Barbara Borsack, who became the first woman elected to the East Hampton Village Board in 2000, is hoping to be the first woman elected village mayor in 2020.
Ms. Borsack, a village board member for 19 years and a deputy mayor for some of them, announced her candidacy on Friday.
“My main motivation is I love this place,” she said. “That’s why I got on the board to begin with. I’ve lived my whole life here, my family’s been here for generations, right in the village, and when you have deep roots somewhere, you really want to dig in and keep things as palatable as possible.”
She is running as a member of the Elms Party with Richard Lawler, a fellow board member, and Ray Harden, the vice chairman of the village’s zoning board of appeals, who is running for village trustee for the first time.
It will not be her first run for mayor. In 1992 she ran against Paul F. Rickenbach Jr., who won the election and has served as mayor ever since. He announced last month that he would not seek another four-year term.
That race had been her way to proclaim a desire to participate in local government, she said on Monday. “I really wanted to get involved in the village, and I didn’t know how to let people know, so that was kind of my shot across the bow.”
She went on to serve on the zoning board of appeals, and was appointed chairwoman of the committee that formulated the village’s comprehensive plan. She has also been a member of the village’s volunteer ambulance association for nearly 30 years.
The Elms Party platform, as stated on its website, focuses on three main objectives for the village: protecting the environment, the historical character, and quality of life.
“Those are the things that you hear from residents all the time,” said Ms. Borsack, adding that she finds it amusing when people refer to the village as “the village of no,” a reference to its myriad code restrictions such as the prohibition against live music in restaurants.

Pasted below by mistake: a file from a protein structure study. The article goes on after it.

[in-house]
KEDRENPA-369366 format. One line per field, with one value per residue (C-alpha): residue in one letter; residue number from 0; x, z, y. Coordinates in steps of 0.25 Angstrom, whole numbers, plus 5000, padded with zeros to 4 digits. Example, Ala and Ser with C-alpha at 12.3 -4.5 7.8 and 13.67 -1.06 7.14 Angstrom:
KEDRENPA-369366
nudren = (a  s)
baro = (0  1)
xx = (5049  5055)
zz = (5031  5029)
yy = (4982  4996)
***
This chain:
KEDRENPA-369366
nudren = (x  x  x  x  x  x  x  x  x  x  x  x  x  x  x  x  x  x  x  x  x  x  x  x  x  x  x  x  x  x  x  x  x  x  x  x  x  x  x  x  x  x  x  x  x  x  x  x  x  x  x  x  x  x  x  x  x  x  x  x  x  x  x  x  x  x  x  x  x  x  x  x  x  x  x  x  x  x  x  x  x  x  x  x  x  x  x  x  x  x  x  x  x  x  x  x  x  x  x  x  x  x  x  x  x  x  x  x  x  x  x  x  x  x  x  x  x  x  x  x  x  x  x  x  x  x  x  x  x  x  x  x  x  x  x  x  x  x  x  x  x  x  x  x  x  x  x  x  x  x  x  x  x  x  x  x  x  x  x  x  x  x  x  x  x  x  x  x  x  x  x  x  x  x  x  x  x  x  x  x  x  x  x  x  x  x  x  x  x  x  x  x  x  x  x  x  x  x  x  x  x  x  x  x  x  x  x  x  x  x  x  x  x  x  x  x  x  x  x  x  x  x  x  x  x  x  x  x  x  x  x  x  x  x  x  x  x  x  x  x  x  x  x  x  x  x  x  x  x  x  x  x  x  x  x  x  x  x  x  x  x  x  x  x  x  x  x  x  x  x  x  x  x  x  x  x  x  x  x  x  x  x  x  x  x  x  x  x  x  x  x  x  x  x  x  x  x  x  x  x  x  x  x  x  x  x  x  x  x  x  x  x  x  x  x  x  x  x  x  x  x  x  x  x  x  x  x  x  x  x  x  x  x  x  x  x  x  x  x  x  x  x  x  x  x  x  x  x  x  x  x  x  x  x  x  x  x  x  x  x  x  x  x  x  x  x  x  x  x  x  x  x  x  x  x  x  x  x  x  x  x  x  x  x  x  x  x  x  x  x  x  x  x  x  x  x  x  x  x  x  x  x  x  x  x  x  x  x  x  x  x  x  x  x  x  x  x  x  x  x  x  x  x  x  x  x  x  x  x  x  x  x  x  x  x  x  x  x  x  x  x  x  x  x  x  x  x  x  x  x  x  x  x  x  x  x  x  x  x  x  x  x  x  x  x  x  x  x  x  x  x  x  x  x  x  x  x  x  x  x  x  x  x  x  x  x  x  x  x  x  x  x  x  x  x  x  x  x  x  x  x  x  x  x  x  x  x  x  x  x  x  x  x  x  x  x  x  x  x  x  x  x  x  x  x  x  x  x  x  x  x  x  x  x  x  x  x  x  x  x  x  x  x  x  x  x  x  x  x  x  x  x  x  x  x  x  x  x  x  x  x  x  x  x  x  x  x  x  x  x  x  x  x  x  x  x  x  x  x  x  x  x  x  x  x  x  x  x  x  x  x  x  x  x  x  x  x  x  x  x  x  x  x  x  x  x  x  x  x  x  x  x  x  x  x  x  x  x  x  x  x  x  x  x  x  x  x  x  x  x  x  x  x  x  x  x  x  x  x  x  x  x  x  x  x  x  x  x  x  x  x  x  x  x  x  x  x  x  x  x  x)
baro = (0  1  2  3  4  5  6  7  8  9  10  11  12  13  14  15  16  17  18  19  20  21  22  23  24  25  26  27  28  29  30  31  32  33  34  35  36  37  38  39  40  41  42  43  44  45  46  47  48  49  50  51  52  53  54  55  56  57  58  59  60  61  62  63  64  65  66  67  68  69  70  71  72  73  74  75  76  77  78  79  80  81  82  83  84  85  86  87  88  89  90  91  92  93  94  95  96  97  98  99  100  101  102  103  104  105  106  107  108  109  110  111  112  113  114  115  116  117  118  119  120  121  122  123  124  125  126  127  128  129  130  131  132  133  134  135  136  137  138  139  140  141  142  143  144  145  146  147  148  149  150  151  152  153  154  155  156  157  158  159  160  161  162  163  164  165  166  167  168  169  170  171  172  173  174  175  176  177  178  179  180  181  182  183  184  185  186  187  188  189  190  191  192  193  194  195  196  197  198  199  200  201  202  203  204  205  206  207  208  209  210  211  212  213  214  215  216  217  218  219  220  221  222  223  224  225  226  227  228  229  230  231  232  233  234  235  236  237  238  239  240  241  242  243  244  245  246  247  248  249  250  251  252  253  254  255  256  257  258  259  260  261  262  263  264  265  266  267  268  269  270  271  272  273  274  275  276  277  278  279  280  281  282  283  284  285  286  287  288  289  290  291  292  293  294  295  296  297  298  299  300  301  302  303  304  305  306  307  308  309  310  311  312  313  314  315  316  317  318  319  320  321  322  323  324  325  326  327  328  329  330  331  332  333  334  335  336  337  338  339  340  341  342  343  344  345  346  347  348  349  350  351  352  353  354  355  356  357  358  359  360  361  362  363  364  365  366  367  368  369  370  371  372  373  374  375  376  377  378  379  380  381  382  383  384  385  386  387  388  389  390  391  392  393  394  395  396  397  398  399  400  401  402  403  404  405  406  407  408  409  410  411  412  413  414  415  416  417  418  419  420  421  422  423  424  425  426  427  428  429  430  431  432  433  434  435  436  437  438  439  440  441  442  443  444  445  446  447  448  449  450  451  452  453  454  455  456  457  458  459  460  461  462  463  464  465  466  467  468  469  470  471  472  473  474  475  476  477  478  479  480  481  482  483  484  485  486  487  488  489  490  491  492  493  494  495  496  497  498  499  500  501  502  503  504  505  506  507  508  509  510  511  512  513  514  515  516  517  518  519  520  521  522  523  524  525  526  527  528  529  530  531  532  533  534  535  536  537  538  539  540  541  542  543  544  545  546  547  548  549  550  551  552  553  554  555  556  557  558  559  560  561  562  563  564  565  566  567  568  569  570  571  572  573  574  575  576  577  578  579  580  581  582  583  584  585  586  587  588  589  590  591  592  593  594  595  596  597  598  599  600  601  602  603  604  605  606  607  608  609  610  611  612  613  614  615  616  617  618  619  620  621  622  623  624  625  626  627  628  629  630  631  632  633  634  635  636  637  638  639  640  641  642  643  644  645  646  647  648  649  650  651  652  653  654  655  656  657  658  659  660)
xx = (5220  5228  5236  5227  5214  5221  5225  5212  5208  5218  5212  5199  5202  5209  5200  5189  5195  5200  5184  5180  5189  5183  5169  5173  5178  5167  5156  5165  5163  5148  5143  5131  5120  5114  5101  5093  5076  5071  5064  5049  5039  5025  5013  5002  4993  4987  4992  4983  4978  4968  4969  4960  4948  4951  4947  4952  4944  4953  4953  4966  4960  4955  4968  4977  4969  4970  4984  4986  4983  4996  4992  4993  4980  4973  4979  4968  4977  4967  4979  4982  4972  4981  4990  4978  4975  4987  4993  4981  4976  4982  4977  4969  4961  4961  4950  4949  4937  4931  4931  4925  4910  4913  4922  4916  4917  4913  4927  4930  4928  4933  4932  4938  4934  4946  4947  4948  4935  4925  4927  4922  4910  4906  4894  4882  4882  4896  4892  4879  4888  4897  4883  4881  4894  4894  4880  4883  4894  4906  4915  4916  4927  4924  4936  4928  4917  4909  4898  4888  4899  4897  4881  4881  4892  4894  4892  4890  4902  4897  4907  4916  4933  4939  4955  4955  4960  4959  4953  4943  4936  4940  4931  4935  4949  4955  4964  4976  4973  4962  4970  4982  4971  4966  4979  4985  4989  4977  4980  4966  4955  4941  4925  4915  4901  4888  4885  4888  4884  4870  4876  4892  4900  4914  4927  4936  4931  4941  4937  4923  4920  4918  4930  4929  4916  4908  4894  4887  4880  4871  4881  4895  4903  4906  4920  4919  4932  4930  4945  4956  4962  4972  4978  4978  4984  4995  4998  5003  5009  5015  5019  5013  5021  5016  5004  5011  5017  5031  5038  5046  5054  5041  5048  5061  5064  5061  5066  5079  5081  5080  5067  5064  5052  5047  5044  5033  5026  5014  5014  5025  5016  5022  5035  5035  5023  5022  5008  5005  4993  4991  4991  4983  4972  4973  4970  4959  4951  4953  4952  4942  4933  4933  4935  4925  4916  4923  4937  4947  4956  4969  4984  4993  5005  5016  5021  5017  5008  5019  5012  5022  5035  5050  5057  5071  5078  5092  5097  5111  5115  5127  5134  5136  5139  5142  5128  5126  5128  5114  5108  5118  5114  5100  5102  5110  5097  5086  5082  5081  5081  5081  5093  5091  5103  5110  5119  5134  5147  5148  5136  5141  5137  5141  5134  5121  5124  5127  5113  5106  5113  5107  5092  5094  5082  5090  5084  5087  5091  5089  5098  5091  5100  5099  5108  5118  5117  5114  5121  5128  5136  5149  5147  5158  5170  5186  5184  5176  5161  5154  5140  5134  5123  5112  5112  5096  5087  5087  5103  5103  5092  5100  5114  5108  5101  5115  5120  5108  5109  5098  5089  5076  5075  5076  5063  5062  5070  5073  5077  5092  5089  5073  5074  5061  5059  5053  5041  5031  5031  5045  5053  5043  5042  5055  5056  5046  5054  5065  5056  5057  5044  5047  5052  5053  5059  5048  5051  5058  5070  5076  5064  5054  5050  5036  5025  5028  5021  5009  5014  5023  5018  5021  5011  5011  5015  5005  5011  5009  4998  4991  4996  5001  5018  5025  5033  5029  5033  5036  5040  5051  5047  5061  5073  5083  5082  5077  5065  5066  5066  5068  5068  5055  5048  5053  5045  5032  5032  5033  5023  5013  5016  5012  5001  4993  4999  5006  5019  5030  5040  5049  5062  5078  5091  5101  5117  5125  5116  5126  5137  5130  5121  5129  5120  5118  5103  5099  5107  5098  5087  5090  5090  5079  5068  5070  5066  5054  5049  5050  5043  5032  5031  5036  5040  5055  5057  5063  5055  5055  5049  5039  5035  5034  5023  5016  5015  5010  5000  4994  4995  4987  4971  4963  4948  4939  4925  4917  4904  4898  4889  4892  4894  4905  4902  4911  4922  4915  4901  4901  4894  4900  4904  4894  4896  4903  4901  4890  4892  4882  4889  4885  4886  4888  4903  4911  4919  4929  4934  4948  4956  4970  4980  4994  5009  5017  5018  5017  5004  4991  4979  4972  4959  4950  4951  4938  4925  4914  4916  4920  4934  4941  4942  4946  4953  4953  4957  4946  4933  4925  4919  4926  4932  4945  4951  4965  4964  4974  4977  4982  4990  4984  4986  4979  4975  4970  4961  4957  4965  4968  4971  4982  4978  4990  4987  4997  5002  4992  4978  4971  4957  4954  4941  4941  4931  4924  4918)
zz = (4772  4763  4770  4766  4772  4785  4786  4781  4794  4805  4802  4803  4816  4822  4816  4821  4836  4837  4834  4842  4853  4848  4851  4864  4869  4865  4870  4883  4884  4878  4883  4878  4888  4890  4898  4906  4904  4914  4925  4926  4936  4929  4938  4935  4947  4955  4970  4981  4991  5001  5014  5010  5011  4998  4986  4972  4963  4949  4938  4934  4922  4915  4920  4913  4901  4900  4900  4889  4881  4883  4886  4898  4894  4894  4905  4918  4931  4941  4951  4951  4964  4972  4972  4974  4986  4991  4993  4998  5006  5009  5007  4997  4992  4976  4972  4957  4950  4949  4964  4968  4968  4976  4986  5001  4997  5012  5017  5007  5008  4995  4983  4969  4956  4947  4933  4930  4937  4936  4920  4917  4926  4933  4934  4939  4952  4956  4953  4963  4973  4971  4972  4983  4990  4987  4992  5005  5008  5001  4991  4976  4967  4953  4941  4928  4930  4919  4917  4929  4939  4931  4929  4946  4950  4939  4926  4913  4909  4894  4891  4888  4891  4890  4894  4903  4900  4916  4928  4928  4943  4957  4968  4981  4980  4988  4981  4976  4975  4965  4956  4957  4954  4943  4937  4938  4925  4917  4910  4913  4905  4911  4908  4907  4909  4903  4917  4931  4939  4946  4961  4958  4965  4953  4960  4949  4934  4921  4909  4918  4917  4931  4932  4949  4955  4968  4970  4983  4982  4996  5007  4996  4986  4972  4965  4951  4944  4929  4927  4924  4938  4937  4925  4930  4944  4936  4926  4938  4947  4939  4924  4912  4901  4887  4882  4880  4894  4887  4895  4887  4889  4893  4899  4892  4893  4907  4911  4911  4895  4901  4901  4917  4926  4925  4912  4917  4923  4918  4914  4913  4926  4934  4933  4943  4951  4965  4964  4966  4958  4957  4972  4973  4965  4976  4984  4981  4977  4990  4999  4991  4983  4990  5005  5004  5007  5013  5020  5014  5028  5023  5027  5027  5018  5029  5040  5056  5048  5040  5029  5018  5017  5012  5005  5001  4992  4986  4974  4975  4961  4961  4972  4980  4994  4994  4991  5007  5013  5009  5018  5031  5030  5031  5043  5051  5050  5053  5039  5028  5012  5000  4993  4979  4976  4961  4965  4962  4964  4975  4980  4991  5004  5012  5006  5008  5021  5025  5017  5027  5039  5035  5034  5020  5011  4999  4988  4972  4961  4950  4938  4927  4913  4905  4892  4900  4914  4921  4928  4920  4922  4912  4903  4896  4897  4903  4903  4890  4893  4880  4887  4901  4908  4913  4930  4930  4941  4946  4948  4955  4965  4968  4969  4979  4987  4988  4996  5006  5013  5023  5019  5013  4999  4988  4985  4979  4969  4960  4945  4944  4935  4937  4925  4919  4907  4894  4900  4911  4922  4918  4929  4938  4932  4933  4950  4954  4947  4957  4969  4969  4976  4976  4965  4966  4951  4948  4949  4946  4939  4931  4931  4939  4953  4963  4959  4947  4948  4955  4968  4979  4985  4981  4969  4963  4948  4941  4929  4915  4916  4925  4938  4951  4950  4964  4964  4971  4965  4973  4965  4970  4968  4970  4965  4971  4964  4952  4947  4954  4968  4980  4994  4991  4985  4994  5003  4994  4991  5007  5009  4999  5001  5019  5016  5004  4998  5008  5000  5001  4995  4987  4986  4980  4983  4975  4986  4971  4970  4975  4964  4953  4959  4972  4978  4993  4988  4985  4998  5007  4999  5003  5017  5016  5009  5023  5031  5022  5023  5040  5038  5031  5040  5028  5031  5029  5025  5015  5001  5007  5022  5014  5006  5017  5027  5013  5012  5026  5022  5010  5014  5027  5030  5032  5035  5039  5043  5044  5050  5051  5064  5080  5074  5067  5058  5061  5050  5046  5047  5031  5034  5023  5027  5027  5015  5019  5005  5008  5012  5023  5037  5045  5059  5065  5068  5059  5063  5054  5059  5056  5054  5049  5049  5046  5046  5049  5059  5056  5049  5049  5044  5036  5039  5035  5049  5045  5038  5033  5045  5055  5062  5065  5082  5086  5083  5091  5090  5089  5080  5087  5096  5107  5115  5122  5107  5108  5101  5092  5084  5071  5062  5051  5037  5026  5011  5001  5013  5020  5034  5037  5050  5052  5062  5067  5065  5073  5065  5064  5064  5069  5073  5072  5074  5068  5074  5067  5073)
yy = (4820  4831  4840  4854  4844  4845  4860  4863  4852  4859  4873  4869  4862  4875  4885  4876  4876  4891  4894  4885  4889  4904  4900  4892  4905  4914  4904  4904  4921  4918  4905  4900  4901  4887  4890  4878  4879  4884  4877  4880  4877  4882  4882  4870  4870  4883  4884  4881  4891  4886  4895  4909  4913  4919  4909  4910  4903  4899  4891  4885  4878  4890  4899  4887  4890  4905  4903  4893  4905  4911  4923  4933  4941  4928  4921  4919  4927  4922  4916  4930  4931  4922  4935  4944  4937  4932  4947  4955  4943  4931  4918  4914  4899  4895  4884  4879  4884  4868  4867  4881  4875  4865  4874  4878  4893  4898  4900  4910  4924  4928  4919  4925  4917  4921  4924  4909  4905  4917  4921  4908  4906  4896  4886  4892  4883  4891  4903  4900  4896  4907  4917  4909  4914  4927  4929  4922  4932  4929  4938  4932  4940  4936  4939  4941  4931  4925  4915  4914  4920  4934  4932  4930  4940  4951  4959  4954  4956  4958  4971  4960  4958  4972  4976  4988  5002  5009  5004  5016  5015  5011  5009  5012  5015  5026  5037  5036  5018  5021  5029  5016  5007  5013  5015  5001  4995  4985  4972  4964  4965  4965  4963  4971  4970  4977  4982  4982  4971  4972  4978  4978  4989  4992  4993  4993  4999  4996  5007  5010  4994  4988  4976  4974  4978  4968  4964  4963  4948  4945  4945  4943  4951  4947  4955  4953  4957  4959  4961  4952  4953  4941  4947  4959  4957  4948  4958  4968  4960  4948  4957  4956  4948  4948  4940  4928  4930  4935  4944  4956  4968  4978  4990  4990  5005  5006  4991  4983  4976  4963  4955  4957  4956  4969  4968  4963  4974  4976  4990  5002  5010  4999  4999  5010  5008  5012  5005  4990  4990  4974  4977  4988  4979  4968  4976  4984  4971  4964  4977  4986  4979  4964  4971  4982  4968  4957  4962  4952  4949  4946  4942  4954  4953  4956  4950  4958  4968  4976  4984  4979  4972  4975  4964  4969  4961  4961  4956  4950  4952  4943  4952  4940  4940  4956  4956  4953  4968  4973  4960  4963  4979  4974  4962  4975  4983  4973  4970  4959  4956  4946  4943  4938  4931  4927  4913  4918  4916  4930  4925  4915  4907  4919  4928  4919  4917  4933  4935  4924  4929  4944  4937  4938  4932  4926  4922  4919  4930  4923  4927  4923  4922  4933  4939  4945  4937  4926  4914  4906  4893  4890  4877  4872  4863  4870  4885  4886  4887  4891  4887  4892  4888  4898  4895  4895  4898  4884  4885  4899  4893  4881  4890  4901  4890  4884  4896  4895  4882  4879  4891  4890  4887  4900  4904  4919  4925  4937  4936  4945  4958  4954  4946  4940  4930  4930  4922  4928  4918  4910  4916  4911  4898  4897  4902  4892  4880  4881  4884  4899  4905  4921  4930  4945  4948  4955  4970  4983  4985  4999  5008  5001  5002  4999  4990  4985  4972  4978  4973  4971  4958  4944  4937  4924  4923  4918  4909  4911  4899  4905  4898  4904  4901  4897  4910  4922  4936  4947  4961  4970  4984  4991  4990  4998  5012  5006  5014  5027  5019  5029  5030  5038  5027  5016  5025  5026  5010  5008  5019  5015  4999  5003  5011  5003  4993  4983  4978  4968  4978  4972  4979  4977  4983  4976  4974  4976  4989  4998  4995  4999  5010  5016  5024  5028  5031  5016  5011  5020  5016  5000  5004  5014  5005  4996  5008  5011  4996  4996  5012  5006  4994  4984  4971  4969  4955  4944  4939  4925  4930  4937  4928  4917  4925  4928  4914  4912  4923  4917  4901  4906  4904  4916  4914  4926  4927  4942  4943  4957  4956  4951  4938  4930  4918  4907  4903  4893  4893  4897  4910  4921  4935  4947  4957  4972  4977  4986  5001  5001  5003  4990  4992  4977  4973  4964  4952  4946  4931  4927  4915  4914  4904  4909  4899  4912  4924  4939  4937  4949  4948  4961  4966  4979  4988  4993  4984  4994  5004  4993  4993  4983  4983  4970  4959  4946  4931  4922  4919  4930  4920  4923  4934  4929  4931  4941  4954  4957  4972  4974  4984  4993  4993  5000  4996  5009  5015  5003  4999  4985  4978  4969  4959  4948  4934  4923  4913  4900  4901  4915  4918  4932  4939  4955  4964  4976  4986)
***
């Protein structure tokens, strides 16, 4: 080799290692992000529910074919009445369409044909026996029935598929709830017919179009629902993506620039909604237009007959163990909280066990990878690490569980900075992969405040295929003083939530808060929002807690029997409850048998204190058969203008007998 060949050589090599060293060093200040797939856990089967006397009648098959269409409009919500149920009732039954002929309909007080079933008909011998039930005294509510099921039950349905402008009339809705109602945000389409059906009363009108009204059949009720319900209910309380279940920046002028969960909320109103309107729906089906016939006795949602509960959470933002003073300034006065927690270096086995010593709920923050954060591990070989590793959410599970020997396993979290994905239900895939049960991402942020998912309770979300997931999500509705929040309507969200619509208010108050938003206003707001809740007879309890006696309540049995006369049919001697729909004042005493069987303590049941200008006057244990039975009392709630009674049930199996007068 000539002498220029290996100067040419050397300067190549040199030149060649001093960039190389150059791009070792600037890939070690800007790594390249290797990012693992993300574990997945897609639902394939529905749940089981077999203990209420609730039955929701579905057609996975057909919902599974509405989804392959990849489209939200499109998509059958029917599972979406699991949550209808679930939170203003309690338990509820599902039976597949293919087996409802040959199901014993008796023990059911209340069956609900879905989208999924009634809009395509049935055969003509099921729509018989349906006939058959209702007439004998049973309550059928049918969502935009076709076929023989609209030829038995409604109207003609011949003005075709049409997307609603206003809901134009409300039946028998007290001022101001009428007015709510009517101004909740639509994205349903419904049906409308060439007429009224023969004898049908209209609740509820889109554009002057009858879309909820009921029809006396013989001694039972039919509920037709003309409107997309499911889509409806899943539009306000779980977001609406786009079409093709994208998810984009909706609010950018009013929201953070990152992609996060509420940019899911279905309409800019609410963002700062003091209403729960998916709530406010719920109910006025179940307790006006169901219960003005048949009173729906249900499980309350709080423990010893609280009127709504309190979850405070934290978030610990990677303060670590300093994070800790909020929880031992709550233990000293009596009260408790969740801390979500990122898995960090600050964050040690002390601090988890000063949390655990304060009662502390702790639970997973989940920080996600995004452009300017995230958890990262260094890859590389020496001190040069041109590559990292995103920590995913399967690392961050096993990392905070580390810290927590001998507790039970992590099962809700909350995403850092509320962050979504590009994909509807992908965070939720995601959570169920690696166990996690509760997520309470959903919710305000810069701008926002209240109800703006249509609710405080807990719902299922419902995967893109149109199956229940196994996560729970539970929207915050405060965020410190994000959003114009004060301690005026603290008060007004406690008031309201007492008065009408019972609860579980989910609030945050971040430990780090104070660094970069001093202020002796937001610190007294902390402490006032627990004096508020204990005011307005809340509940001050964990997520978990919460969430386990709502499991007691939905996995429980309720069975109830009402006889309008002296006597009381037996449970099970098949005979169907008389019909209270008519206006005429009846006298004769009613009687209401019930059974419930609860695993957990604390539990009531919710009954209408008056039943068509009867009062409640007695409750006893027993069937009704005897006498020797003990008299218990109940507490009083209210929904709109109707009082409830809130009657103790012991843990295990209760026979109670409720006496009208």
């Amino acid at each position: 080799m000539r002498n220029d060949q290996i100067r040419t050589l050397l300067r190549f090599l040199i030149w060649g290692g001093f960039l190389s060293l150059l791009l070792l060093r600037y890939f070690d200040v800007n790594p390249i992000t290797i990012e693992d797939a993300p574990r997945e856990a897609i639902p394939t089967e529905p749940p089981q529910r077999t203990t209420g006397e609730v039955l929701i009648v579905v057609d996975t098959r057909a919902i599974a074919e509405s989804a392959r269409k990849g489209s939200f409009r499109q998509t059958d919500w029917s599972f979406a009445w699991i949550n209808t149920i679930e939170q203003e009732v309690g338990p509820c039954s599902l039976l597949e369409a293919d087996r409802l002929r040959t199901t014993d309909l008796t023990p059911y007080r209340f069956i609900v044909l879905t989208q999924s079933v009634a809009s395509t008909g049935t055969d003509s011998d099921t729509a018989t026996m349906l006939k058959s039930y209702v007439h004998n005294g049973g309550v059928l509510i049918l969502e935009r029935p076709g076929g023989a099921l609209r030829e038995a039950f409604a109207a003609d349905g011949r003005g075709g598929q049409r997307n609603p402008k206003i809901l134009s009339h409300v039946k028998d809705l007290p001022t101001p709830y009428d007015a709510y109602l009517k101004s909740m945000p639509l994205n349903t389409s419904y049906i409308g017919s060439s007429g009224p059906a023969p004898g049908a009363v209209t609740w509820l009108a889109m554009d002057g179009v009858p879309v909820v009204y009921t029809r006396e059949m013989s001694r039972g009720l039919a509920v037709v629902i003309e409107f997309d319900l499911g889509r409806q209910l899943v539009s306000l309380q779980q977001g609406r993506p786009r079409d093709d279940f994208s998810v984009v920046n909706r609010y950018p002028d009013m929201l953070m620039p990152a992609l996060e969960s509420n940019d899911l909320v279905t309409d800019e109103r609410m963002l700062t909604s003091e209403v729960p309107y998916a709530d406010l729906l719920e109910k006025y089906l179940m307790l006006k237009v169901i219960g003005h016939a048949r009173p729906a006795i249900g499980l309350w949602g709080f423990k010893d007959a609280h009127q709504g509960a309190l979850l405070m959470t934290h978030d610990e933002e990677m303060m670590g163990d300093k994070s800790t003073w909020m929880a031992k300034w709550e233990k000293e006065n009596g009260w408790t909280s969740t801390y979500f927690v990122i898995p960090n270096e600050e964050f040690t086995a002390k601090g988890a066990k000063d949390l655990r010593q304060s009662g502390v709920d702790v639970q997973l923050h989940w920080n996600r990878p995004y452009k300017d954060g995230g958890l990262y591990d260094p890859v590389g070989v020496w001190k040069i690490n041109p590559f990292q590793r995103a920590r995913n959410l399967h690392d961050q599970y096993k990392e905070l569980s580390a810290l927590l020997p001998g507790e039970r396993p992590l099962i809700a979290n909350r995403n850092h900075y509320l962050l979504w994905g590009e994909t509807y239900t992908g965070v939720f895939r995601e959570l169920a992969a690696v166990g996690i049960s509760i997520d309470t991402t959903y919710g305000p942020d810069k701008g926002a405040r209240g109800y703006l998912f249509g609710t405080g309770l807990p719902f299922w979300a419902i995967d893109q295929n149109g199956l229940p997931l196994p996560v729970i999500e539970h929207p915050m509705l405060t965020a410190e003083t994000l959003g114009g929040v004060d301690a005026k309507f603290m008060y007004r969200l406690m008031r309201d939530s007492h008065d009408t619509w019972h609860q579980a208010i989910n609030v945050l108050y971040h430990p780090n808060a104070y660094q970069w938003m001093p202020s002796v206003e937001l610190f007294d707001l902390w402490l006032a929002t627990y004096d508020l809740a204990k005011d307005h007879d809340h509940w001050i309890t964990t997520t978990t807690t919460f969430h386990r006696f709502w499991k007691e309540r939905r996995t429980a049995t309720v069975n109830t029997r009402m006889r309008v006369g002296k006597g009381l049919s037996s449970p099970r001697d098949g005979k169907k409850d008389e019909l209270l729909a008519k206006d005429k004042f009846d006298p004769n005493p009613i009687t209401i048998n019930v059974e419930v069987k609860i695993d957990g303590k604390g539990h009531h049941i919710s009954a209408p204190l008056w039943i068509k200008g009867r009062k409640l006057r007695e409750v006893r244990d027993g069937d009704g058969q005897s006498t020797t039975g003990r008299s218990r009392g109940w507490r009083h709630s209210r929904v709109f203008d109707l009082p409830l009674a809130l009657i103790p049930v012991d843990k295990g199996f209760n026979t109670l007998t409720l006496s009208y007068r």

“The village is the way it is because that’s the way the residents want it,” she said. “We listen to the residents. People talk to me in the I.G.A. and in the CVS. People are not shy about saying, ‘Yeah, I’m having a problem at my house, the neighbors are renting their house every weekend and there’s a lot of noise.’ ”
Ms. Borsack had been planning to declare her candidacy later this year, but after Jerry Larsen, a former village police chief, announced his run for mayor last month, she adjusted the schedule.
“I think it’s a little early, but at the same time, when someone else is out there getting all the publicity, you kind of have to step in,” she said.
Mr. Larsen had said he was inspired to run for mayor because he felt the village board has been “stuck in a rut” and is not offering innovative ideas. Ms. Borsack disagrees.
“We were the first ones to do the plastic bag ban, and then the town followed suit,” she said. “And the same with Styrofoam.”
Ms. Borsack said she is proud of the job the village board has been doing.
“I think the village is well run and very fiscally responsible,” she said. “We’re very careful with people’s tax dollars.”
Still, she’s not opposed to change. Although she played a major role in developing the comprehensive plan, she favors revising it to meet the village’s current needs. “In fact, I suggested a few years ago that it would be a good idea to update it,” she said.
Her opponent has suggested that a term limit of 12 years is needed for village officials. “I believe we already have term limits: They’re called elections,” Ms. Borsack said. “If people are not happy, they should be voting you out of office. If the people don’t want me in office, I don’t want to be in office. I really, truly believe that.”
She and her running mates, she said, are people who want to do the best for the village. “You want people in office who you think have a certain amount of integrity, and not in it for reasons of personal gain. They really have to have the villagers’ best interest at heart.”
The mayoral campaign has begun unusually early, more than a year ahead of the election, and Ms. Borsack said she hopes the extra time isn’t filled with unsavory politicking.
“I’m not a down and dirty person,” she said. “I’m not going to get down in the mud with anybody. The village voters know who I am. They know what I stand for. They know what I’ve done. They can make the choice. I think they’re smart enough.”